Donald Trump: Britain would be better off out of the EU
Donald Trump has given his backing for Brexit, stating that the UK would be "better off without" the European Union.
The US presidential hopeful said the migration crisis had been a "horrible thing for Europe" and blamed the EU for driving it.
The Republican party's presumptive nominee for the White House said he was not making a "recommendation" but his "feeling" was that the UK should vote to sever ties with Brussels on June 23.
His intervention comes after President Barack Obama and Democratic front-runner Hillary Clinton expressed support for the UK remaining in the EU.
Mr Trump told Fox News: "I think the migration has been a horrible thing for Europe, a lot of that was pushed by the EU.
"I would say they are better off without it, personally, but I'm not making that as a recommendation, just my feeling.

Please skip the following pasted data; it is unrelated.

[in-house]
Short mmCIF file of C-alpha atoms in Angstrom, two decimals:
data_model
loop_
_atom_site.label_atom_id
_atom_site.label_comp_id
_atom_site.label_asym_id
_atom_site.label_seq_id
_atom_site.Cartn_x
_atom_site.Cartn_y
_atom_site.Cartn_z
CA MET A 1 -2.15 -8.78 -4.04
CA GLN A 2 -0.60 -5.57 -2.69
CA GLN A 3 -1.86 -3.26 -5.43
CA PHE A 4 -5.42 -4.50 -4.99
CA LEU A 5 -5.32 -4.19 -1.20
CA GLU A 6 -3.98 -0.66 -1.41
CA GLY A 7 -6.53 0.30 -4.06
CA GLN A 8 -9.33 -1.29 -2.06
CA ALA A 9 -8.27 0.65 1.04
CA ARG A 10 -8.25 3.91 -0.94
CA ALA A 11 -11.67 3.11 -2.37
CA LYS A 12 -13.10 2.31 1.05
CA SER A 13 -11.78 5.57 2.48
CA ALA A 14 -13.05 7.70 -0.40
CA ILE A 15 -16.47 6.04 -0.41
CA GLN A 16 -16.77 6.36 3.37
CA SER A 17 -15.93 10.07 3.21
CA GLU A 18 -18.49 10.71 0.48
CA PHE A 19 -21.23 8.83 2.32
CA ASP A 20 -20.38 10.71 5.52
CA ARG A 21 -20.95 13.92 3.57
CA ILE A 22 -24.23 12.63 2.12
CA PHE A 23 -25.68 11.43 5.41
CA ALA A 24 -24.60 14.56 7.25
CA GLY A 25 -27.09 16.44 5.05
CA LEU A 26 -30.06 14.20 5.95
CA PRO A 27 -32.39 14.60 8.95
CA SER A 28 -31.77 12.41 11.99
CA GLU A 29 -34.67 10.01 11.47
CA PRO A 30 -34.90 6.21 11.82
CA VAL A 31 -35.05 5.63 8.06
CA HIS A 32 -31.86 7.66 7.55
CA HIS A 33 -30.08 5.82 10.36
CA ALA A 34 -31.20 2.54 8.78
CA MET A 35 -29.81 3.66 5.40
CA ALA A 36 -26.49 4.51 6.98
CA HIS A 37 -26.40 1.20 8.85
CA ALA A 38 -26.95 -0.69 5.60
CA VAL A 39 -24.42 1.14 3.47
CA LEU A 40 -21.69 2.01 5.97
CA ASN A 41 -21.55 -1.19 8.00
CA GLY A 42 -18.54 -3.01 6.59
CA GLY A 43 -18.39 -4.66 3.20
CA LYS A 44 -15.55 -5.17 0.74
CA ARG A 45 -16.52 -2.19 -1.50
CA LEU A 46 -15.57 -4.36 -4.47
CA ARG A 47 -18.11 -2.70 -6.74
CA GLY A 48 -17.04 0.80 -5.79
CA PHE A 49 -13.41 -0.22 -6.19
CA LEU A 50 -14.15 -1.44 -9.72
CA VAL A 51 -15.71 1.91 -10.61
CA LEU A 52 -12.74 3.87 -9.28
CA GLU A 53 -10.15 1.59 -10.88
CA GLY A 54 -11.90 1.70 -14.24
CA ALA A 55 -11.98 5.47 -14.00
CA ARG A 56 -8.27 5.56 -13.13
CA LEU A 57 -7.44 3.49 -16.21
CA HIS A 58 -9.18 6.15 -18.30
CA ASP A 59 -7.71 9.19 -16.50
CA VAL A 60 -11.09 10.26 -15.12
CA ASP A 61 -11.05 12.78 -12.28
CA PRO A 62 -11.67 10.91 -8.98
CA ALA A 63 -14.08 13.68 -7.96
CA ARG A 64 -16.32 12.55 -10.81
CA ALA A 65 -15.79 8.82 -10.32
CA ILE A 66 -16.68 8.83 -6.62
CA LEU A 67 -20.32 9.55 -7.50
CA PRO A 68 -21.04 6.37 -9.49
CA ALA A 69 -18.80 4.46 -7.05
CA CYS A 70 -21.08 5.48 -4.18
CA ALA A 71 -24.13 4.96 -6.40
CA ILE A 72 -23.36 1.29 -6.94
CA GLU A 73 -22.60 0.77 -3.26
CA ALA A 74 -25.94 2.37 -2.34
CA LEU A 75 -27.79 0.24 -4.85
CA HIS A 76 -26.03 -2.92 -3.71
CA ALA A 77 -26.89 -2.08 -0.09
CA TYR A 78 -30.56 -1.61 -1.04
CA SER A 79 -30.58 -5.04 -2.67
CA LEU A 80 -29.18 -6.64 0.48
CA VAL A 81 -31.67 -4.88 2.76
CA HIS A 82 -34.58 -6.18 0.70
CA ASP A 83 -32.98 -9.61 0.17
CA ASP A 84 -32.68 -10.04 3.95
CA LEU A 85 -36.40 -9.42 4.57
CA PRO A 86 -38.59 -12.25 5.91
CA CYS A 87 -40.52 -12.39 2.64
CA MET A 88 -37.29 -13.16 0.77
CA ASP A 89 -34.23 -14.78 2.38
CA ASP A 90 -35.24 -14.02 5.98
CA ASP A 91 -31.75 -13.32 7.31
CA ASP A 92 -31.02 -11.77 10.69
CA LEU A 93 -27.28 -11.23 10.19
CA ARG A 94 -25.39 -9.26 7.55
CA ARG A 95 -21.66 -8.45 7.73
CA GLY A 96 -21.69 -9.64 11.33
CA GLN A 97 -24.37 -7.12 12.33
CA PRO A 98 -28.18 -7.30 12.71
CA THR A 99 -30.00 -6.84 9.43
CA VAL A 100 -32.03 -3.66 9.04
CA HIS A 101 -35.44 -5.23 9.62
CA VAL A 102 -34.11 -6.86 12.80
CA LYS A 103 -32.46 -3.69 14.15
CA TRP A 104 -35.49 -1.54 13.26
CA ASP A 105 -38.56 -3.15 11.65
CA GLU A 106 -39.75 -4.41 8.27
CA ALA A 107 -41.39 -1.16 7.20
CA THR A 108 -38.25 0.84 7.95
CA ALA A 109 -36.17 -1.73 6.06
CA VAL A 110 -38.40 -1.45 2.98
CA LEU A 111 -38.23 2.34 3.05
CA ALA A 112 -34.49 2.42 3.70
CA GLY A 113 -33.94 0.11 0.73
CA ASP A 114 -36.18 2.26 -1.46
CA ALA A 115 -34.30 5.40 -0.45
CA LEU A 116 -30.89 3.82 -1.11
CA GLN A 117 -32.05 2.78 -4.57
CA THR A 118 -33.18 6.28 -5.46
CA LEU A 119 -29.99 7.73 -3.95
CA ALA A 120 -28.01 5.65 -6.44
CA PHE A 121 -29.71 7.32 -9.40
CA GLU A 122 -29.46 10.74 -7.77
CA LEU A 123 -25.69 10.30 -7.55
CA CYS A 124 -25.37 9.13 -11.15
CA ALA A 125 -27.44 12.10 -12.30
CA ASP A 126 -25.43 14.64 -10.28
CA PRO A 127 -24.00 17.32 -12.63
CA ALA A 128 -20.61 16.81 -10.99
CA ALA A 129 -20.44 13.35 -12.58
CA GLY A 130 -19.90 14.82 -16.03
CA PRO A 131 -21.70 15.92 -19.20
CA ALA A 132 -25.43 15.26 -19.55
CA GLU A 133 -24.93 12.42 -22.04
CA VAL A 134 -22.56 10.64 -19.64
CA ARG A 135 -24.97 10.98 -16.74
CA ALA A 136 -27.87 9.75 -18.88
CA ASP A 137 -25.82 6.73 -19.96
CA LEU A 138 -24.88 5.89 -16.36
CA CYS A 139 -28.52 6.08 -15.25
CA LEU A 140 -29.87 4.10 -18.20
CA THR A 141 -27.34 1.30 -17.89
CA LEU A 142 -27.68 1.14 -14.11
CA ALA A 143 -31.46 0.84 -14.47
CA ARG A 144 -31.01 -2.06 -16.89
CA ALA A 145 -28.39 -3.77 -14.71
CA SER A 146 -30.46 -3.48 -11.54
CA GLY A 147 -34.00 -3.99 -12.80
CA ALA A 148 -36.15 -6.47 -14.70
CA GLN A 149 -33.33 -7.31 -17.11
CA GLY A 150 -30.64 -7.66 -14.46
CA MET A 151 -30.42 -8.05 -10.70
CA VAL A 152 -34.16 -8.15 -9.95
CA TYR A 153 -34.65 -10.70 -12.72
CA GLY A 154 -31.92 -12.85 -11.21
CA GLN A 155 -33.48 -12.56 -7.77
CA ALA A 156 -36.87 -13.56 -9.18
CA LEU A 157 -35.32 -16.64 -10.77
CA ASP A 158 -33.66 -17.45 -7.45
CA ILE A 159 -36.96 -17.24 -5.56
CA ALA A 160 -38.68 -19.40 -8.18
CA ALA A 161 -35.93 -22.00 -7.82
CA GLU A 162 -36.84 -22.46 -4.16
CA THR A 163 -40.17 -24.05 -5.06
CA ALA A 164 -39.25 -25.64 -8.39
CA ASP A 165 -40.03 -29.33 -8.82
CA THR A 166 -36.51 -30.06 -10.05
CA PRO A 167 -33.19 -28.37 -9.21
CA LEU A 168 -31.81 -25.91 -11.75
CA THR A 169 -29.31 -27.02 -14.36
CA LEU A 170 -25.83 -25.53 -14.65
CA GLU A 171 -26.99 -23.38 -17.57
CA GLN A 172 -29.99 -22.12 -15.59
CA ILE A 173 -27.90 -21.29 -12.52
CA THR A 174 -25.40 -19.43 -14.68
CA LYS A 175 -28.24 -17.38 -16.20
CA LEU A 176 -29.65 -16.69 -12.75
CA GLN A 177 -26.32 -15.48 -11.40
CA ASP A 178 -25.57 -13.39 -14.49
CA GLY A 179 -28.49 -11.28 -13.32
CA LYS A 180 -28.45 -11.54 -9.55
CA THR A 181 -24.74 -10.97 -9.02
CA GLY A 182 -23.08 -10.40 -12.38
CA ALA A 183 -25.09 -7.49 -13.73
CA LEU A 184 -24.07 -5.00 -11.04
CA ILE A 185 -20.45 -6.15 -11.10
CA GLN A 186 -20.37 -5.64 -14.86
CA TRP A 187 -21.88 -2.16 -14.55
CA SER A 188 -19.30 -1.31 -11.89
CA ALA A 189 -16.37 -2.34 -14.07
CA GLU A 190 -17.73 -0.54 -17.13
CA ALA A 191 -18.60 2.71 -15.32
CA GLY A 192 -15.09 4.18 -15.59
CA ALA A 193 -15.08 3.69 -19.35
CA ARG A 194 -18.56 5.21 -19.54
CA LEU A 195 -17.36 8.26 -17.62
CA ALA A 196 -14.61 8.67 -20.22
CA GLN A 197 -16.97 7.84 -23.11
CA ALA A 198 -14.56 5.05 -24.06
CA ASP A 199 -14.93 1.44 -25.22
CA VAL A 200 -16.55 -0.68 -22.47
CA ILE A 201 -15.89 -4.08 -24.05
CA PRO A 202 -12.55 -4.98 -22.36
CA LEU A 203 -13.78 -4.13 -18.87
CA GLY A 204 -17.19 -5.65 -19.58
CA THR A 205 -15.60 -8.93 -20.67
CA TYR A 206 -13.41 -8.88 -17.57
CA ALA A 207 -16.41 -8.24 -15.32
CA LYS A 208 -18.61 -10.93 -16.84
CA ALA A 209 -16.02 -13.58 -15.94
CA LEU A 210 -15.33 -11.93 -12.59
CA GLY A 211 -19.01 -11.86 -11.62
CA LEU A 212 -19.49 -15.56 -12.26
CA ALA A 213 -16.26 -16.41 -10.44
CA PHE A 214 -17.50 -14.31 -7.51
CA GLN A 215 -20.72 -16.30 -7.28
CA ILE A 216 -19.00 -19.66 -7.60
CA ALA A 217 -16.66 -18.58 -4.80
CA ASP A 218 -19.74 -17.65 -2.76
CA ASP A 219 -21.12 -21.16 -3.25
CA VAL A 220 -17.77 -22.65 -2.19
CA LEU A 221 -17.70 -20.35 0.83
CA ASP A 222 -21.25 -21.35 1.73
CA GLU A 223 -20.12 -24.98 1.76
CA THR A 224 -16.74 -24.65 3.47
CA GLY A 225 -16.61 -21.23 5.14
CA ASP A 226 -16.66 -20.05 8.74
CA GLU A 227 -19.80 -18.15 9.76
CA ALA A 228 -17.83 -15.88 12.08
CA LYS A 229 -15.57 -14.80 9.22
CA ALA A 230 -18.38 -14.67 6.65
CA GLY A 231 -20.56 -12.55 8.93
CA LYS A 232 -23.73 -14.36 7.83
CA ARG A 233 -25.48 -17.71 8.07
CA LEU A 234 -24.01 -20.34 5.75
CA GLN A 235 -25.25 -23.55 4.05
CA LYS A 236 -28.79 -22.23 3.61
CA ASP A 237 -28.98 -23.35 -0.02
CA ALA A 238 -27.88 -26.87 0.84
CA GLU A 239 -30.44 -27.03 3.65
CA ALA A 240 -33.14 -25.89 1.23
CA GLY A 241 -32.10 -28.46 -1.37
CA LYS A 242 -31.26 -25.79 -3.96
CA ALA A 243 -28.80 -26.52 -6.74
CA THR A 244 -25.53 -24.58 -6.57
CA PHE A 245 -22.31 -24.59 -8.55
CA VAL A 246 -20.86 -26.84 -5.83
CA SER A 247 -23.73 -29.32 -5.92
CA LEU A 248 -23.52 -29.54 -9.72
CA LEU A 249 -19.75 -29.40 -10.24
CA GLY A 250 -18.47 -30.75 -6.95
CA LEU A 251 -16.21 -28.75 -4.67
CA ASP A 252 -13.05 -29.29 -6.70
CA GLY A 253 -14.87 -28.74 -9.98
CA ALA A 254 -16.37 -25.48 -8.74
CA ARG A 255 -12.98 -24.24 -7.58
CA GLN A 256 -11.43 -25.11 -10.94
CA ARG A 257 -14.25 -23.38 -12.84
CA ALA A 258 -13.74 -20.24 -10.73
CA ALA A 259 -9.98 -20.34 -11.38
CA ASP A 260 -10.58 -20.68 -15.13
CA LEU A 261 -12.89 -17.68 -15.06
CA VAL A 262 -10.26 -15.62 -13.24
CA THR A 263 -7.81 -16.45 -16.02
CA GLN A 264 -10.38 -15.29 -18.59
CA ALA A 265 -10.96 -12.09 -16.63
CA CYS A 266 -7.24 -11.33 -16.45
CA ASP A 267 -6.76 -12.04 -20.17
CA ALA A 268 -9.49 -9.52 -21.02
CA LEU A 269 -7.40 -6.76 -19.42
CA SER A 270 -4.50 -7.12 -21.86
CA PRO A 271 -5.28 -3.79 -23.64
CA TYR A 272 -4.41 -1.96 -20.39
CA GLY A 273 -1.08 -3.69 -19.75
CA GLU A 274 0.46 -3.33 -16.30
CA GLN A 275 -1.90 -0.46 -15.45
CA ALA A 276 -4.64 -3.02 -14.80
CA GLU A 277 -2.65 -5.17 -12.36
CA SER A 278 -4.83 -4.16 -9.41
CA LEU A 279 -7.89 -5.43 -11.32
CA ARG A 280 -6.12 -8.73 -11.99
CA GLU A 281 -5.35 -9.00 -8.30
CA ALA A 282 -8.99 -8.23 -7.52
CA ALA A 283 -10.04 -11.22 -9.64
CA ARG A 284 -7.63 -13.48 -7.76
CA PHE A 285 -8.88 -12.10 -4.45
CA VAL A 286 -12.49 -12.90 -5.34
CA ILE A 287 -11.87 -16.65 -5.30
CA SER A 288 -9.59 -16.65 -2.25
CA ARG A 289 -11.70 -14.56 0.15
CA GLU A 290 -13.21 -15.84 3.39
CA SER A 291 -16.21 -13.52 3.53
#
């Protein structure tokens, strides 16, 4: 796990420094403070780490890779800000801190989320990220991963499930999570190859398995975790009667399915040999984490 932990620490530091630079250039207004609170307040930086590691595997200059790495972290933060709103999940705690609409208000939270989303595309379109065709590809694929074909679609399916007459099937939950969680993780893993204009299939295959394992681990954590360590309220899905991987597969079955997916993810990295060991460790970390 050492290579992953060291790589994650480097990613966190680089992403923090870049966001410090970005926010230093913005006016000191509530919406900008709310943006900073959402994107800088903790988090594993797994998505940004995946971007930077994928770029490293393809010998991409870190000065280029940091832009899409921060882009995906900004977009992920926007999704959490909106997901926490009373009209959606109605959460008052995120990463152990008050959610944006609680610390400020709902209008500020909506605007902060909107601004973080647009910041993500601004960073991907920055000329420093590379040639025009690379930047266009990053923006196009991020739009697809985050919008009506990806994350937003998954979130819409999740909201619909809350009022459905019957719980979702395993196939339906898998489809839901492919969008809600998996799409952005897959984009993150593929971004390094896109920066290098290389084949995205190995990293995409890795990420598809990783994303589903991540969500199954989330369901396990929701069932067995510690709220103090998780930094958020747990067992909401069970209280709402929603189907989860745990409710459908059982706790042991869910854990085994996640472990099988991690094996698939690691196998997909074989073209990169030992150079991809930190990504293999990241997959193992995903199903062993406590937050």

"I know Great Britain very well, I know the country very well, I have a lot of investments there.
"I would say that they are better off without it, but I want them to make their own decision."
The billionaire business tycoon's comments come after Prime Minister David Cameron said he deserved "respect" for emerging as the Republican presumptive nominee for the US presidency.
Mr Cameron has faced calls from the Trump camp to apologise after he branded the Republican's call for foreign Muslims to be temporarily banned form entering the US as "stupid, divisive, and wrong" in the Commons last December.
At a Downing Street press conference Mr Cameron stood by his comments, but said: "It is a matter for voters in the United States to decide who they choose as their next president.
"I have to say that knowing the gruelling nature of the primaries, and what you have to go through, anyone who makes it through that extraordinary contest to lead their party into a general election certainly deserves our respect.
"What I said about Muslims, I won't change that view, I don't change that view. I am very clear that the policy idea that was put forward was wrong, is wrong, and will remain wrong, so I am very clear about that."